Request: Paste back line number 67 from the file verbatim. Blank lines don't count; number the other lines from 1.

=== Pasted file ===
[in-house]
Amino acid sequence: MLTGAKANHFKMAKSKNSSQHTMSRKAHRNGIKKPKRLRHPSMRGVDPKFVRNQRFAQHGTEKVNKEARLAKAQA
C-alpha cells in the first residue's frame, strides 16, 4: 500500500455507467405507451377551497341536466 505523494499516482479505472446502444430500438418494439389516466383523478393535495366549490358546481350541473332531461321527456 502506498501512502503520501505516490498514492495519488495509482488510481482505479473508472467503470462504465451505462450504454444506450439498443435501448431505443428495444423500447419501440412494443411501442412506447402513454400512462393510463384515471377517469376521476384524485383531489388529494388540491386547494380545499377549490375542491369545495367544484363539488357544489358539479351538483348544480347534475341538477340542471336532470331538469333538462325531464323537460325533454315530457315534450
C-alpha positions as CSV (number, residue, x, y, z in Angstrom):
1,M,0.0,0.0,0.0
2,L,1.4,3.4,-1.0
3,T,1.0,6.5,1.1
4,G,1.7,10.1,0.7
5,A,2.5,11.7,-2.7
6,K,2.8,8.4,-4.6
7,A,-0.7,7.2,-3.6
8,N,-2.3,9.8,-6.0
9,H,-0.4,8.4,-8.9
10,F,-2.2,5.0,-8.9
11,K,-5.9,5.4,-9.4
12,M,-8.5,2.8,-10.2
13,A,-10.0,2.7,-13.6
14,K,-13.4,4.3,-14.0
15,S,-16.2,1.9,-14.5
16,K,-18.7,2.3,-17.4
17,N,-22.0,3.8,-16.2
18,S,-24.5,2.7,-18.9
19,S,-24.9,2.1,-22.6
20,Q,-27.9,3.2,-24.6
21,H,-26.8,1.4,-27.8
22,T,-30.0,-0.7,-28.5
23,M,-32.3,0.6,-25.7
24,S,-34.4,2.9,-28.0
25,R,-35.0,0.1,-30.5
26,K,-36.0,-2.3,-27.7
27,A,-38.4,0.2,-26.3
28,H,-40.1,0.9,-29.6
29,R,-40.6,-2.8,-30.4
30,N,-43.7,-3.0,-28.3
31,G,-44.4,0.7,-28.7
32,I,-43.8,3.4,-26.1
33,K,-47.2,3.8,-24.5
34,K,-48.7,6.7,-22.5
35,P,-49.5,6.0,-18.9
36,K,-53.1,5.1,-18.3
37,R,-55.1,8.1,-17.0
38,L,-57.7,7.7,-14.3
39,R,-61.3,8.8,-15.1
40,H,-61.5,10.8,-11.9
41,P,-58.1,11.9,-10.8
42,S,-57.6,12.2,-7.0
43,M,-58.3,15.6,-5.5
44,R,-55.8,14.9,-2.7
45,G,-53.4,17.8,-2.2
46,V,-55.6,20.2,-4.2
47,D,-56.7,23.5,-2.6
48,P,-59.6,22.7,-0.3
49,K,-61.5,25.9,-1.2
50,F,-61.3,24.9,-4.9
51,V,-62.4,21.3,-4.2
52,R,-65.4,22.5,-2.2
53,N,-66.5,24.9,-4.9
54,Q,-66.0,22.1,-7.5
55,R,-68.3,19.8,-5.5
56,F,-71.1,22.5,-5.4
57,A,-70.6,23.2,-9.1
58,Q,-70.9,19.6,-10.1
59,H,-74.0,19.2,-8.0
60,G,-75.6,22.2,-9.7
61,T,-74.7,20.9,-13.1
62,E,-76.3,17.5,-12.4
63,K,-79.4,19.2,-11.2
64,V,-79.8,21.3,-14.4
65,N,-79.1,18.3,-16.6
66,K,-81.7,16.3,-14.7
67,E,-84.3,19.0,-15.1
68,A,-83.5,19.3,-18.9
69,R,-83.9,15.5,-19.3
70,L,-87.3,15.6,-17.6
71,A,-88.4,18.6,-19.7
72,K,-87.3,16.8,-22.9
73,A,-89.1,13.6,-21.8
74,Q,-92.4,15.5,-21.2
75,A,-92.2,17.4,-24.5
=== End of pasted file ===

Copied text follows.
63,K,-79.4,19.2,-11.2